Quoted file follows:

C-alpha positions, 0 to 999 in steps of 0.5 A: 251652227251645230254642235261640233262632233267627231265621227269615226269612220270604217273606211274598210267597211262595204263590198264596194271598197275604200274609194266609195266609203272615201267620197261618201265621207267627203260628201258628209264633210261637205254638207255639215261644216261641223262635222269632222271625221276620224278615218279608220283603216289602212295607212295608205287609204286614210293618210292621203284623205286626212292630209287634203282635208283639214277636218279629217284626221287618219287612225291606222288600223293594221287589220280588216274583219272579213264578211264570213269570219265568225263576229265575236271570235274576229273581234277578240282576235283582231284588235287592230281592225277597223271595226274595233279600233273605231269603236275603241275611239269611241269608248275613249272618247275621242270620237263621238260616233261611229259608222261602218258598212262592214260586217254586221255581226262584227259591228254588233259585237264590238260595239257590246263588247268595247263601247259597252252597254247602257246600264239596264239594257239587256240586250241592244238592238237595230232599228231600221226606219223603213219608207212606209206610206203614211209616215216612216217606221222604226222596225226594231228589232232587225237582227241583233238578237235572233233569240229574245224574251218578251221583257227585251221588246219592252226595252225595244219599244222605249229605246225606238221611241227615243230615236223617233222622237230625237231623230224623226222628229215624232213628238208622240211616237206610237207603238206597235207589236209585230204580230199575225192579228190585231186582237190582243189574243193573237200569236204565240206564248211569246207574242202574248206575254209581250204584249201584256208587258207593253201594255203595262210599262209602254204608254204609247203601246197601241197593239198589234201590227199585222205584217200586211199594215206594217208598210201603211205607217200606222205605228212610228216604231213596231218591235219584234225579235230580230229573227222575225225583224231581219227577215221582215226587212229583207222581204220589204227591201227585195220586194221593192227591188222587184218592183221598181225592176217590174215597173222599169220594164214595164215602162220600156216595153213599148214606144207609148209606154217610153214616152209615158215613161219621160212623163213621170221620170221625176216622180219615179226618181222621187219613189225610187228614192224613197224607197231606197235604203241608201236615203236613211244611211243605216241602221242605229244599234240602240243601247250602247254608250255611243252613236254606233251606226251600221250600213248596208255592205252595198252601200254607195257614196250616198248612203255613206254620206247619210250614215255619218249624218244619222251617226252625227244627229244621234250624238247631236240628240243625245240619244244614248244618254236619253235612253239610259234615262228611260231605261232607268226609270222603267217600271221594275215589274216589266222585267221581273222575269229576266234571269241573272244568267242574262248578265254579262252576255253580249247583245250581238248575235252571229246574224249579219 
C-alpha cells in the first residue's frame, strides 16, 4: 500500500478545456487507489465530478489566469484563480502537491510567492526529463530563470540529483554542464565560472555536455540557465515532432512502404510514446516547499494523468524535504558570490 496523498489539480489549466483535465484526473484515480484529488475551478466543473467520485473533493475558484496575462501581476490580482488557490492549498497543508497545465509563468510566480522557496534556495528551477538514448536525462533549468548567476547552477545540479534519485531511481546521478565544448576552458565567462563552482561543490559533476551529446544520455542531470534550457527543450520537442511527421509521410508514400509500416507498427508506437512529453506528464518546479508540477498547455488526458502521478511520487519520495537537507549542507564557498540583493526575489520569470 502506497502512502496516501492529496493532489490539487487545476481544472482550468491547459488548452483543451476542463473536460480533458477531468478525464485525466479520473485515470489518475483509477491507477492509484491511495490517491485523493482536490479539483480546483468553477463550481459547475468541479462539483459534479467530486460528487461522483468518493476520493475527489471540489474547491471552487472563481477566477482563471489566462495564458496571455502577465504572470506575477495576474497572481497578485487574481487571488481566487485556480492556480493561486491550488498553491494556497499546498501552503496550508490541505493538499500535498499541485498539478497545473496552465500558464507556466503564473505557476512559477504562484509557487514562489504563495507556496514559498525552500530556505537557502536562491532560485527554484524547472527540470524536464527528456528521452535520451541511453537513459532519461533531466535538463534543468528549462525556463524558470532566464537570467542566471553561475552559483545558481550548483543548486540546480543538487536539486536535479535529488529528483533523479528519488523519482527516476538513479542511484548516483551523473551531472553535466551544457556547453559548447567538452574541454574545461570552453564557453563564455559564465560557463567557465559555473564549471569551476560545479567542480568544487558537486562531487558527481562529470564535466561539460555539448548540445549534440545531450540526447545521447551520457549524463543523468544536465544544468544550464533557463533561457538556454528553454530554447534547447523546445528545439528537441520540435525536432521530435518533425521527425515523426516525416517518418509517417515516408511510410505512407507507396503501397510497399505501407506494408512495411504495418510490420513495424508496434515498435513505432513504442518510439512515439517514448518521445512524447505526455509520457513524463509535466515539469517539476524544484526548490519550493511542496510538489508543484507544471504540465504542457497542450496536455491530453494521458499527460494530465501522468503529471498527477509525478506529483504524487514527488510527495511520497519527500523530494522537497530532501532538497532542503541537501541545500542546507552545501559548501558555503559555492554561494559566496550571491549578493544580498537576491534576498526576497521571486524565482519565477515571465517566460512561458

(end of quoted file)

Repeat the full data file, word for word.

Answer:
C-alpha positions, 0 to 999 in steps of 0.5 A: 251652227251645230254642235261640233262632233267627231265621227269615226269612220270604217273606211274598210267597211262595204263590198264596194271598197275604200274609194266609195266609203272615201267620197261618201265621207267627203260628201258628209264633210261637205254638207255639215261644216261641223262635222269632222271625221276620224278615218279608220283603216289602212295607212295608205287609204286614210293618210292621203284623205286626212292630209287634203282635208283639214277636218279629217284626221287618219287612225291606222288600223293594221287589220280588216274583219272579213264578211264570213269570219265568225263576229265575236271570235274576229273581234277578240282576235283582231284588235287592230281592225277597223271595226274595233279600233273605231269603236275603241275611239269611241269608248275613249272618247275621242270620237263621238260616233261611229259608222261602218258598212262592214260586217254586221255581226262584227259591228254588233259585237264590238260595239257590246263588247268595247263601247259597252252597254247602257246600264239596264239594257239587256240586250241592244238592238237595230232599228231600221226606219223603213219608207212606209206610206203614211209616215216612216217606221222604226222596225226594231228589232232587225237582227241583233238578237235572233233569240229574245224574251218578251221583257227585251221588246219592252226595252225595244219599244222605249229605246225606238221611241227615243230615236223617233222622237230625237231623230224623226222628229215624232213628238208622240211616237206610237207603238206597235207589236209585230204580230199575225192579228190585231186582237190582243189574243193573237200569236204565240206564248211569246207574242202574248206575254209581250204584249201584256208587258207593253201594255203595262210599262209602254204608254204609247203601246197601241197593239198589234201590227199585222205584217200586211199594215206594217208598210201603211205607217200606222205605228212610228216604231213596231218591235219584234225579235230580230229573227222575225225583224231581219227577215221582215226587212229583207222581204220589204227591201227585195220586194221593192227591188222587184218592183221598181225592176217590174215597173222599169220594164214595164215602162220600156216595153213599148214606144207609148209606154217610153214616152209615158215613161219621160212623163213621170221620170221625176216622180219615179226618181222621187219613189225610187228614192224613197224607197231606197235604203241608201236615203236613211244611211243605216241602221242605229244599234240602240243601247250602247254608250255611243252613236254606233251606226251600221250600213248596208255592205252595198252601200254607195257614196250616198248612203255613206254620206247619210250614215255619218249624218244619222251617226252625227244627229244621234250624238247631236240628240243625245240619244244614248244618254236619253235612253239610259234615262228611260231605261232607268226609270222603267217600271221594275215589274216589266222585267221581273222575269229576266234571269241573272244568267242574262248578265254579262252576255253580249247583245250581238248575235252571229246574224249579219 
C-alpha cells in the first residue's frame, strides 16, 4: 500500500478545456487507489465530478489566469484563480502537491510567492526529463530563470540529483554542464565560472555536455540557465515532432512502404510514446516547499494523468524535504558570490 496523498489539480489549466483535465484526473484515480484529488475551478466543473467520485473533493475558484496575462501581476490580482488557490492549498497543508497545465509563468510566480522557496534556495528551477538514448536525462533549468548567476547552477545540479534519485531511481546521478565544448576552458565567462563552482561543490559533476551529446544520455542531470534550457527543450520537442511527421509521410508514400509500416507498427508506437512529453506528464518546479508540477498547455488526458502521478511520487519520495537537507549542507564557498540583493526575489520569470 502506497502512502496516501492529496493532489490539487487545476481544472482550468491547459488548452483543451476542463473536460480533458477531468478525464485525466479520473485515470489518475483509477491507477492509484491511495490517491485523493482536490479539483480546483468553477463550481459547475468541479462539483459534479467530486460528487461522483468518493476520493475527489471540489474547491471552487472563481477566477482563471489566462495564458496571455502577465504572470506575477495576474497572481497578485487574481487571488481566487485556480492556480493561486491550488498553491494556497499546498501552503496550508490541505493538499500535498499541485498539478497545473496552465500558464507556466503564473505557476512559477504562484509557487514562489504563495507556496514559498525552500530556505537557502536562491532560485527554484524547472527540470524536464527528456528521452535520451541511453537513459532519461533531466535538463534543468528549462525556463524558470532566464537570467542566471553561475552559483545558481550548483543548486540546480543538487536539486536535479535529488529528483533523479528519488523519482527516476538513479542511484548516483551523473551531472553535466551544457556547453559548447567538452574541454574545461570552453564557453563564455559564465560557463567557465559555473564549471569551476560545479567542480568544487558537486562531487558527481562529470564535466561539460555539448548540445549534440545531450540526447545521447551520457549524463543523468544536465544544468544550464533557463533561457538556454528553454530554447534547447523546445528545439528537441520540435525536432521530435518533425521527425515523426516525416517518418509517417515516408511510410505512407507507396503501397510497399505501407506494408512495411504495418510490420513495424508496434515498435513505432513504442518510439512515439517514448518521445512524447505526455509520457513524463509535466515539469517539476524544484526548490519550493511542496510538489508543484507544471504540465504542457497542450496536455491530453494521458499527460494530465501522468503529471498527477509525478506529483504524487514527488510527495511520497519527500523530494522537497530532501532538497532542503541537501541545500542546507552545501559548501558555503559555492554561494559566496550571491549578493544580498537576491534576498526576497521571486524565482519565477515571465517566460512561458